By the 1960s, pacemakers were small enough to implant in the body, but it still took a large incision to place them in the chest. Patients not only had to contend with a long hospital stay, but also had a sizable surgical scar and could often feel the edges of the device through their skin.

A lot of that has changed as technology advanced and surgical techniques improved, but one ongoing problem with pacemakers has been with the leads that attach to the heart. Because they constantly respond to the beating heart and a person's upper body movement, leads can break, wear out, fail to work properly or cause infections, and sometimes need to be replaced.

"It's almost always the leads and rarely the pacemaker itself that gives us problems," Gallastegui said.

As good as it may sound, the new Micra isn't for everyone who needs a pacemaker. Most people need help with pacing in two or more chambers of the heart. The Micra is for only 10 percent to 15 percent of pacemaker patients — those who need single-chamber pacing or pacing in the right ventricle.

"That's a very limited population," said Dr. Sanders Chae, a cardiac electrophysiologist and associate professor in the department of cardiovascular sciences at the USF Health Morsani College of Medicine.

Chae was not involved in clinical trials for the Micra and does not currently work with the device, but has met with Medtronic about possibly bringing it to Tampa General Hospital.

"Right now, it's a niche product, but having an extra option is always helpful," said Chae, who looks forward to the next generation of mini pacemakers, which are expected to be dual-chamber devices.

"When we get there," he said, "then these devices could eventually replace standard pacemakers."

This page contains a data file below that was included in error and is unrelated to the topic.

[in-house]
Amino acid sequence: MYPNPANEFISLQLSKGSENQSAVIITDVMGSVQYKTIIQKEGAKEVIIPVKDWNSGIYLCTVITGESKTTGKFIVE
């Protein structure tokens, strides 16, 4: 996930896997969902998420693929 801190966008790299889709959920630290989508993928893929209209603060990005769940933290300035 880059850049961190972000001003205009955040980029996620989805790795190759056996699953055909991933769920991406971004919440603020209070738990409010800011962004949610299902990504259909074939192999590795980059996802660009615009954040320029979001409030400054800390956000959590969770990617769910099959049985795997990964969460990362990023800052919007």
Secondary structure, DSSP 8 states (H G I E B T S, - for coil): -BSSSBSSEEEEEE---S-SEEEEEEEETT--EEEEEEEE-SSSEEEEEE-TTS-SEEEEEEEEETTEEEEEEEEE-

Dr. Gordon Tomaselli, a spokesman for and past president of the American Heart Association, also looks forward to the dual-chamber mini pacemaker of the future but is impressed with the small size of the current version and its battery life.

"It's quite respectable," said Tomaselli, a professor of medicine and chief of the division of cardiology at Johns Hopkins University School of Medicine in Baltimore. He has followed the Micra's development but hasn't worked with the device.

"The expectation and the manufacturer's claim is that it will last up to 10 to 12 years," he said. "That's as good or better than most standard pacemakers."

Locally, availability of the Micra mini pacemaker is limited to two BayCare hospitals, Morton Plant and St. Joseph's in Tampa. Florida Hospital Tampa says it expects to begin offering the Nanostim mini pacemaker early next year, after it is approved.

Most insurance plans, including Medicare, do not cover lead-less pacemakers, but manufacturers are working to change that. Medicare is evaluating the devices and expects to issue a decision in February.

The industry publication Modern Healthcare recently reported that the Micra is estimated to cost $10,000.

Medtronic declined to provide a cost figure for the Micra, but company spokesman Ryan Mathre said in an email that it is more expensive than a standard single-chamber pacemaker, which averages about $2,500 to $3,500, just for the device.

Contact Irene Maher at